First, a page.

It's hard to add a few hundred pounds to the chassis and rotating mass (wheels, tires, brakes) of a pickup truck without adversely affecting ride, but the 2011 Silverado HD rides as well as its predecessor while capable of towing and carrying more. Some of the credit goes to the standard 17-inch wheels and larger tires needed to clear the bigger brakes and carry the extra weight.
The 6.0-liter V8 gasoline engine delivers 360 horsepower in 2500-series pickups and 322 hp in most other applications, all on Regular-grade gas. Torque is rated at 380 lb-ft for all applications and it peaks at 4200 rpm, so it must downshifting a gear or two for grades, and if you plan on towing anything spend the $100 on the 4.10:1 axle ratio; you'll get better performance, perhaps a higher tow limit, and any impact on your fuel economy will be negligible. If you're on a strict budget, don't tow anything more than a job-box trailer or weekend boat, or don't do a lot of miles, this is the more practical engine choice.
Silervado's six-speed automatic transmission has a Tow/Haul mode, best employed when your truck and trailer combo weigh 75 percent or more of the maximum combined load (GCWR). It also has a thumb-switch with which you can shift up/down manually after moving the selector to M, and a selector position for 1; Ford uses a similar approach while the Ram has only the thumb-switch that does require moving the selector level first.
With at least 380 hp and 400 lb-ft of torque, both 2011 Super Duty and 2010 Ram HD standard gas engines out-power the GM 6.0-liter, yet performance is similar; it's not a huge power gap, however: The Ram has only a five-speed automatic and the Ford is often heavier. All three trucks pair the gas engine only with an automatic.
The Duramax diesel is a 6.6-liter V8 with 397 hp and 765 lb-ft of torque coupled to an Allison six-speed automatic transmission. This is the highest-rated diesel at this time, a bit quieter than its predecessor and a whole lot more potent even given the truck's added mass. To get more than double the torque of the gas engine, and the Allison upgrade, will cost about $8400, the payoff being superior towing ability, better at-altitude performance and better fuel economy: We managed 10 mpg in a dually crew cab pulling an 8000-pound trailer through the interstates of Appalachia. Over the same stretch, a single-rear-wheel Crew Cab, gas engine, no trailer averaged 12.2 mpg with the same personnel count on board. Note the 2011 diesel does use a DEF (diesel exhaust fluid) additive that must be replenished (usually at service intervals, and available at many service stations and most truck stops); Ford's Power Stroke uses a similar system while the Ram Cummins does not. The Duramax is B20-biodiesel approved.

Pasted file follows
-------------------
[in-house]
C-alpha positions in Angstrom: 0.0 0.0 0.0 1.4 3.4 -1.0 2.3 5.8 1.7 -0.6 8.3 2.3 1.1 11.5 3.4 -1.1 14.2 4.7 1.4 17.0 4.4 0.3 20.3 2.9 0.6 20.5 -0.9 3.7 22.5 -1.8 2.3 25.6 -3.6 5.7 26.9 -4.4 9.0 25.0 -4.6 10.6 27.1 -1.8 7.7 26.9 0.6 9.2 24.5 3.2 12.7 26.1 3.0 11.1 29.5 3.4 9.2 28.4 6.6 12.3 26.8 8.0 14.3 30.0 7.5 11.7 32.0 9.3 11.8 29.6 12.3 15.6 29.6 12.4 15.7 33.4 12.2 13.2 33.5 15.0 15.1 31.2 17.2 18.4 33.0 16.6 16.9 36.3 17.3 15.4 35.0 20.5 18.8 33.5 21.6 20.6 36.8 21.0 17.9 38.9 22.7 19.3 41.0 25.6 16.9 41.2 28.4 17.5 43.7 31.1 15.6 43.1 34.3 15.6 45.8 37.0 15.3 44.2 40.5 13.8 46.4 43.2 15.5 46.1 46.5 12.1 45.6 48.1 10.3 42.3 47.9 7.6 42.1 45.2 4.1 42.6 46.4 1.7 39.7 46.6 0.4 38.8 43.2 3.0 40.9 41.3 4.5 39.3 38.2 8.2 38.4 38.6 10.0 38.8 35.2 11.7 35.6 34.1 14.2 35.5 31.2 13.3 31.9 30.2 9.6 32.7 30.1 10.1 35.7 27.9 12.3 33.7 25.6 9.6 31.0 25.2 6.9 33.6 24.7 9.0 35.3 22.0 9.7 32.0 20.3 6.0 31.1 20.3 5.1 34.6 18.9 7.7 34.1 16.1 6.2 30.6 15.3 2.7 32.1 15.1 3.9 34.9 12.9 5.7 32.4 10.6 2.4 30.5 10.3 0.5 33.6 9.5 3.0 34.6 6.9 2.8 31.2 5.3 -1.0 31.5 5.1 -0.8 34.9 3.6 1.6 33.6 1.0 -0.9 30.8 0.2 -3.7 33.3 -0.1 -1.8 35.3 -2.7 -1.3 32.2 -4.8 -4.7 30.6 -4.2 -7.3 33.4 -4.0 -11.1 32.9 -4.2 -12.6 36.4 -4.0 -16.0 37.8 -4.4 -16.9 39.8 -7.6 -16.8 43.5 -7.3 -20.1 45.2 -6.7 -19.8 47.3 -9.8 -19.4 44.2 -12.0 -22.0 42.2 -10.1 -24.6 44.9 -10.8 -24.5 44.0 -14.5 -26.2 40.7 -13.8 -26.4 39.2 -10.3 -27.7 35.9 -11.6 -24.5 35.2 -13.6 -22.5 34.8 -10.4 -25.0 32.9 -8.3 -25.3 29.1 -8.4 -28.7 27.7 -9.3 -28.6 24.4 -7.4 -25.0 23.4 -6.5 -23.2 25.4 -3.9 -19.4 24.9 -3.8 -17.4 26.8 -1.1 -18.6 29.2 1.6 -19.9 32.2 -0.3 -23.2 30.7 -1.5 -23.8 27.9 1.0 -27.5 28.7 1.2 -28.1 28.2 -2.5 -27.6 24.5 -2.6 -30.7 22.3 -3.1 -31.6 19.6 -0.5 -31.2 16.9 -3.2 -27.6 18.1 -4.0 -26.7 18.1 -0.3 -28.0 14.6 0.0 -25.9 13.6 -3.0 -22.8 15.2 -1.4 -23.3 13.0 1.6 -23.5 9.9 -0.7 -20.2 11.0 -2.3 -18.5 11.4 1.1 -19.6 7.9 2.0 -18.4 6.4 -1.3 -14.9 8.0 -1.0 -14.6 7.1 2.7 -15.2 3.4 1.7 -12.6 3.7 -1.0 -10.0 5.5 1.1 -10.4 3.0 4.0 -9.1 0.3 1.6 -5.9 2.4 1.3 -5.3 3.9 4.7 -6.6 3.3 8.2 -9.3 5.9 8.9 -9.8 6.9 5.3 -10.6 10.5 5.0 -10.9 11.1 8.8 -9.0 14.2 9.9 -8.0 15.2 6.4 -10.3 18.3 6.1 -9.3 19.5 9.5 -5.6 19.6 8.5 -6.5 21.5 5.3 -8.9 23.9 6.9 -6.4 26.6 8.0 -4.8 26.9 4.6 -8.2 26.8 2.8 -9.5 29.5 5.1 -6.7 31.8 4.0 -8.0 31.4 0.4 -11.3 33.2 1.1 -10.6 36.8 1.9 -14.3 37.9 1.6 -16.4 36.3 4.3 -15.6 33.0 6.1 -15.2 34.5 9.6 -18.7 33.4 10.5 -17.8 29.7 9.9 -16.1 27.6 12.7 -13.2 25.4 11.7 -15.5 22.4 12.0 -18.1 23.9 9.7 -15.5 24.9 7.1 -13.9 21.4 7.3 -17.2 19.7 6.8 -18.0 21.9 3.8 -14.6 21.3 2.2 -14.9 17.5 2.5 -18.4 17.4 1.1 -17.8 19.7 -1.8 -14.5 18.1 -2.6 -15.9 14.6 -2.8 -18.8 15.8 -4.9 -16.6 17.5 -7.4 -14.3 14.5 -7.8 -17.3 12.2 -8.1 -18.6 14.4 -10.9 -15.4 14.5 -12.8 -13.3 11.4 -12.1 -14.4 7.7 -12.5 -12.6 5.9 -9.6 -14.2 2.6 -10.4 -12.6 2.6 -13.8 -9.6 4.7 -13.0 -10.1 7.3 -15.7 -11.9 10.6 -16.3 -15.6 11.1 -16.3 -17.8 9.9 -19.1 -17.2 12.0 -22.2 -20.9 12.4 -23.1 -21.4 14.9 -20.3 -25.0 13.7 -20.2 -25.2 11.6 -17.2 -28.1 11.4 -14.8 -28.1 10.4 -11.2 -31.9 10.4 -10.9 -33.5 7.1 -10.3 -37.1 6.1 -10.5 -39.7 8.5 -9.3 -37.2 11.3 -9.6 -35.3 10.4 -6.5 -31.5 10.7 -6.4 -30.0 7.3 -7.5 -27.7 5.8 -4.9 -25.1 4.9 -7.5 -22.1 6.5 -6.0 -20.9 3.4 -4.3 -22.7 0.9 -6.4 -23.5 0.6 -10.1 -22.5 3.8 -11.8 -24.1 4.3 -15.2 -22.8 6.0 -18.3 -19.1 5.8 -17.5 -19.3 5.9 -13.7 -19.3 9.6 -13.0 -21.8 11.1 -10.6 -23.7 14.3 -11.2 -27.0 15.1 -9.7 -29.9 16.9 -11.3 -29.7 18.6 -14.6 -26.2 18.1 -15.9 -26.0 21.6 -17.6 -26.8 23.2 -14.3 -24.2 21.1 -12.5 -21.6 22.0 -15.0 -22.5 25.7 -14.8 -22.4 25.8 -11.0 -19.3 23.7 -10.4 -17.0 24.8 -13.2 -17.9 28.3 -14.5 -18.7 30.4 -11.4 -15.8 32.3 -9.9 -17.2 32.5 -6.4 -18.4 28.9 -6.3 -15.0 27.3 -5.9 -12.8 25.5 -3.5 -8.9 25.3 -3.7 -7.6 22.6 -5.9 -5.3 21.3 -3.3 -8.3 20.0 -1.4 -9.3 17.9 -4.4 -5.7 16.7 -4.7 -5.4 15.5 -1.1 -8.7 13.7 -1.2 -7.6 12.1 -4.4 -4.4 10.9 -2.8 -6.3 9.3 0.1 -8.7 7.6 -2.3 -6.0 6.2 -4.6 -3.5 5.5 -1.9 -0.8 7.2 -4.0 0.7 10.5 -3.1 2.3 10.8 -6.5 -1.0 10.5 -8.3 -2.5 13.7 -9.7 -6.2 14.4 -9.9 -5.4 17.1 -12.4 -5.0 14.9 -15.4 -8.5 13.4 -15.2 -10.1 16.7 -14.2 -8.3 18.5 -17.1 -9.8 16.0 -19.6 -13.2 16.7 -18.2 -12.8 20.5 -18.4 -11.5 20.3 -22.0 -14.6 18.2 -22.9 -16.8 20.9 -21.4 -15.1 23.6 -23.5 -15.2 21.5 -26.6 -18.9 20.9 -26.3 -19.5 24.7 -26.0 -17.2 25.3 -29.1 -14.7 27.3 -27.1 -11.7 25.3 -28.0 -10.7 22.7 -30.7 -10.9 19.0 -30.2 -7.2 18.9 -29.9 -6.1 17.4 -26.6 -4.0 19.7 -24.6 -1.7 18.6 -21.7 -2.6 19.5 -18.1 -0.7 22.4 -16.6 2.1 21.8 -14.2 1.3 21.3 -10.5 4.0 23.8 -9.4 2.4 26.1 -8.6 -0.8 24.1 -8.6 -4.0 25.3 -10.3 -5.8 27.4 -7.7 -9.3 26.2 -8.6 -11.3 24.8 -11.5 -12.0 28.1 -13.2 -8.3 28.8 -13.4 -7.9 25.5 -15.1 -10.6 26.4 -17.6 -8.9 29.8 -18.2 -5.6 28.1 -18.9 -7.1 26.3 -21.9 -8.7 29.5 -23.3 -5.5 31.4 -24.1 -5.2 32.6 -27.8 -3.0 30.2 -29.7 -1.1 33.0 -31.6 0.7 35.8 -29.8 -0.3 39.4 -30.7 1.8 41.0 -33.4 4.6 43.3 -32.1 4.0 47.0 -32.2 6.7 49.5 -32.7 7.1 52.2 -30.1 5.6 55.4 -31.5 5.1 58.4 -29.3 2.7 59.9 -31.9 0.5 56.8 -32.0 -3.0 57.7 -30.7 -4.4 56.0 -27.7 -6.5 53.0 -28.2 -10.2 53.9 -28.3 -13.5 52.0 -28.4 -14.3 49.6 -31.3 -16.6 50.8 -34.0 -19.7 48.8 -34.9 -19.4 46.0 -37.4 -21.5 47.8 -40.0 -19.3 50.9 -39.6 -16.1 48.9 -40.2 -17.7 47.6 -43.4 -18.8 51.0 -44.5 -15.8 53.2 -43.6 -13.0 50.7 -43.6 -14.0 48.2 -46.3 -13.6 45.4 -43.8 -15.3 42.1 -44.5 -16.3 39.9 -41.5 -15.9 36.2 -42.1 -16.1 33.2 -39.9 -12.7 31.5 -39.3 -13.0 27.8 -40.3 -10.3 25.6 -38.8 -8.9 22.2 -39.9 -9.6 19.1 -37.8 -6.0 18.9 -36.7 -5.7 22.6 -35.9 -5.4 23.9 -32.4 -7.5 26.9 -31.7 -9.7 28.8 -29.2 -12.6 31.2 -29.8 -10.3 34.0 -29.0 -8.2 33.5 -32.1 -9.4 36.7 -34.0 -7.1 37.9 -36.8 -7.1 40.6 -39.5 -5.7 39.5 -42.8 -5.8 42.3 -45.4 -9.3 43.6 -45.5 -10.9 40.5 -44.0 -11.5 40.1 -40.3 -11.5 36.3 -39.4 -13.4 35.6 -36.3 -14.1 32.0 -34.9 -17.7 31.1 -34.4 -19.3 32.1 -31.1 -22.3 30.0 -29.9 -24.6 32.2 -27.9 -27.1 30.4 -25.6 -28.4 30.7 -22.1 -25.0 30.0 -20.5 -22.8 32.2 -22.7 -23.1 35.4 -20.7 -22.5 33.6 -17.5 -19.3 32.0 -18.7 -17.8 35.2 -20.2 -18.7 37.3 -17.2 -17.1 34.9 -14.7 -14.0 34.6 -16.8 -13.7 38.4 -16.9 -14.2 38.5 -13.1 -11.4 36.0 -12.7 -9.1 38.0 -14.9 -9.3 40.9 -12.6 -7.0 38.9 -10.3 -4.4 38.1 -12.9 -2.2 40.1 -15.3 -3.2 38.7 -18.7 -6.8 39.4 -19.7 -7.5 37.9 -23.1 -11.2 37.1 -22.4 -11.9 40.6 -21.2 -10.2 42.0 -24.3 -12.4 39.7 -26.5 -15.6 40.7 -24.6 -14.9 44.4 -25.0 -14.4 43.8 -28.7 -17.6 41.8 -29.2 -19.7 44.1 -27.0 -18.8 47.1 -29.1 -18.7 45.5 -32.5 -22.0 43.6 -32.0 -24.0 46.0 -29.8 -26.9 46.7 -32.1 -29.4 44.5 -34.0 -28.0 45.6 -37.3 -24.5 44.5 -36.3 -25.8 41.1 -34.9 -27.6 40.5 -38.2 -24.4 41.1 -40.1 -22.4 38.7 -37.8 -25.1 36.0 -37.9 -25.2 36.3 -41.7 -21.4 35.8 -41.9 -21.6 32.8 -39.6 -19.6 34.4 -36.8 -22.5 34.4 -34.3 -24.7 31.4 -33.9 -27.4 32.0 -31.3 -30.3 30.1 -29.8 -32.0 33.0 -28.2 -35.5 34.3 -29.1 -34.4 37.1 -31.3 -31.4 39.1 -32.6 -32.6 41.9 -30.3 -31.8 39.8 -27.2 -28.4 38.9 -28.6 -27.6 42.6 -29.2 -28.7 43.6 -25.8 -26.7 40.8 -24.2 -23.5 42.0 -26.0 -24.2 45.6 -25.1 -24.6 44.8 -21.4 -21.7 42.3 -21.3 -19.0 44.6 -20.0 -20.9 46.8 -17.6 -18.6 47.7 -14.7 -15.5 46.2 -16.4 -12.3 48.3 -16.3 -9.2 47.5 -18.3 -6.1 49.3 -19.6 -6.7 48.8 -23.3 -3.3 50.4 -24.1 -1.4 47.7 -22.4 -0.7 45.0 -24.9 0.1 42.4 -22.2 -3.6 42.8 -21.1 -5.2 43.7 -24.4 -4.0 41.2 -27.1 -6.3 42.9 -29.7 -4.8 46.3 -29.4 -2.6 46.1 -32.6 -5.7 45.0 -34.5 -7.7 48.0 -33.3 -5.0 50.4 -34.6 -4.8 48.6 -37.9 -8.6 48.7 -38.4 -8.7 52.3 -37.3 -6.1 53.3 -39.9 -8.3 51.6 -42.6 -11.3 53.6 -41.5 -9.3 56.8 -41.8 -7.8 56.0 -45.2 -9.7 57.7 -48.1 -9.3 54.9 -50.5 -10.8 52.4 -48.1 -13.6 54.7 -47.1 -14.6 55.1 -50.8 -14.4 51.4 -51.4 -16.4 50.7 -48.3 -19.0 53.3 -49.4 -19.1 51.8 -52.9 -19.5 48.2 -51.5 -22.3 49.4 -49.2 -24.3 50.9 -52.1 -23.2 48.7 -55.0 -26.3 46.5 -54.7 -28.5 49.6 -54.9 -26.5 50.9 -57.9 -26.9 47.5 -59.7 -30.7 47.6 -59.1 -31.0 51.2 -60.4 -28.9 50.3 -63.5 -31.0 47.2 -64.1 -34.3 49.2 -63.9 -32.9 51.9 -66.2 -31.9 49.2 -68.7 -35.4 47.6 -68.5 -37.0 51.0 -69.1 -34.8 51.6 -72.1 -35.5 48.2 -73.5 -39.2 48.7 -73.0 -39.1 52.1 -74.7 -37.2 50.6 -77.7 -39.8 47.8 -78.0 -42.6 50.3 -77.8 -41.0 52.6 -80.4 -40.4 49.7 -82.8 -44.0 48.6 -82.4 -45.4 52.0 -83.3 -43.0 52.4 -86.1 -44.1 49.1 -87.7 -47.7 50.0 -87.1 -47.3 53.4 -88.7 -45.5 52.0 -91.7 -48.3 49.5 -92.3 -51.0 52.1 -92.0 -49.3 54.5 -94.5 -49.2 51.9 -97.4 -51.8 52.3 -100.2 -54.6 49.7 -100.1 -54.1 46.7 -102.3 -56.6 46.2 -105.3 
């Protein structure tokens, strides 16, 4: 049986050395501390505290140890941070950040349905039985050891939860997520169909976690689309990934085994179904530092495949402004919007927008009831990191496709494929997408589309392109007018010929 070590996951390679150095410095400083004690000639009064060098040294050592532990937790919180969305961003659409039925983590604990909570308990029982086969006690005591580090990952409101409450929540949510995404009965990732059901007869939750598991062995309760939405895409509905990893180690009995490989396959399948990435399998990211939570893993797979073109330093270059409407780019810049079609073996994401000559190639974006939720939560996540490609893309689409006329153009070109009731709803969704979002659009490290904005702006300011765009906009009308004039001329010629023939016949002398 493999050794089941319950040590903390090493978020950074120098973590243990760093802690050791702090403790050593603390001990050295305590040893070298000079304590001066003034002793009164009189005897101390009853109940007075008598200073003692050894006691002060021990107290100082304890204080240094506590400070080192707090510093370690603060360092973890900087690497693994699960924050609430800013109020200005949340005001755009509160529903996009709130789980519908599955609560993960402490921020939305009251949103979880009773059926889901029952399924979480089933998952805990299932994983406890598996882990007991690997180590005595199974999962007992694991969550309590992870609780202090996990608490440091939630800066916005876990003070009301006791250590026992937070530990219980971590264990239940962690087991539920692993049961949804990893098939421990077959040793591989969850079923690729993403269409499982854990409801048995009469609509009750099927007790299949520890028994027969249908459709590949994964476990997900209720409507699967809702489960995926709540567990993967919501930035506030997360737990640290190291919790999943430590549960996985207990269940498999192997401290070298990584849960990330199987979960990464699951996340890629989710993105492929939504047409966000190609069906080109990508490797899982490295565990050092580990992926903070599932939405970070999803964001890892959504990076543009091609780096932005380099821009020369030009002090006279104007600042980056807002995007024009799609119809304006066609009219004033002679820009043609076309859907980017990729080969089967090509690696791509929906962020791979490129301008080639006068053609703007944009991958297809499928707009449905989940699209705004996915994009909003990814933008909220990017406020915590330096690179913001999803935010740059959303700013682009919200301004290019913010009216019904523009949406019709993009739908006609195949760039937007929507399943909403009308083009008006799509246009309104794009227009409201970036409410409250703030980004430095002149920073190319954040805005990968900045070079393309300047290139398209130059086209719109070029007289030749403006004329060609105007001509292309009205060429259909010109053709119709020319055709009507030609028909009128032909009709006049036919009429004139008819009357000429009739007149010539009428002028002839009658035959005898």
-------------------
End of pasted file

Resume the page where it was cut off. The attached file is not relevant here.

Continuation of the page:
An HD Silverado drives heavy, as in a solid feel and deliberate control inputs. It is confident empty or with a maximum load on board, the added frame stiffness making suspension tuning easier for GM engineers. We drove a Regular Cab empty over some marginal roads and the ride wasn't punishing at all. On longer cabs a special body mount is used at the back for even better ride quality, but as is always the case the wrong wheelbase on the wrong set of expansion joints can still result in some bobbing; this situation is not unique to GM pickups.
The Silverado HD is not a play truck for cowboy posers, it's designed to work. Everything underneath has been changed for 2011 with a focus on doing more work. If you want light controls, quiet, and a smoother ride get a Cadillac Escalade EXT pickup. Standard tires on Silverado dually are 17-inch Michelins, but 2500-series trucks offer a choice of 18-inch Bridgestone/Firestone or 20-inch Goodyears; our choice for ride, quiet, work, and replacement cost are the 17 or 18-inch setups.
As the only heavy-duty pickup with independent front suspension on 4WD models, the 4WD Silverado HD and Sierra HD steer with a bit more precision and absorb front-end road impacts better. GM has an adjustable trim height for the torsion bars to adjust ride height for added weight such as a snow plow, but most torsion bar vehicles are adjustable. Any Silverado HD may be equipped with a snow-plow package but we'd check with your dealer about front-end alignment if adding a camper or plow for many miles.
Brakes are all new with bigger vented discs and better pedal feel and reaction than prior years. If you tend to drive quickly note that empty HD pickups don't generally stop any better than those carrying some load on the rear wheels.
Single-rear-wheel models have StabiliTrak (GM's name for electronic stability control) which incorporates hill-start assist. This means the truck won't roll backwards on an incline if you take your foot off the brake to put it on the gas, but to generations who left-foot brake it won't make any difference.
An integrated trailer brake controller is available to slow your trailer much more comfortably and more controlled than an aftermarket controller can. The diesel has a built-in exhaust brake function (matching Ford and Ram now) and the transmission has grade control logic that will, with cruise control or a tap of the brake pedal, work automatically to maintain or slow your speed. If you push the right buttons the truck will more or less take care of everything else.
A 2.5-inch receiver hitch allows conventional trailer ratings to 17,000 pounds, eclipsing any competitive pickups at post time; the maximum for fifth-wheel trailers on properly equipped Silverado HD models is now 21,700 pounds, up by 5000 pounds. The strongest Silverado HD will haul more than 29,000 pounds of truck, cargo, and trailer. As with virtually all full-size pickup ratings, the HD with the highest payload may not pull the heaviest trailer.
Jim Koons Automotive Companies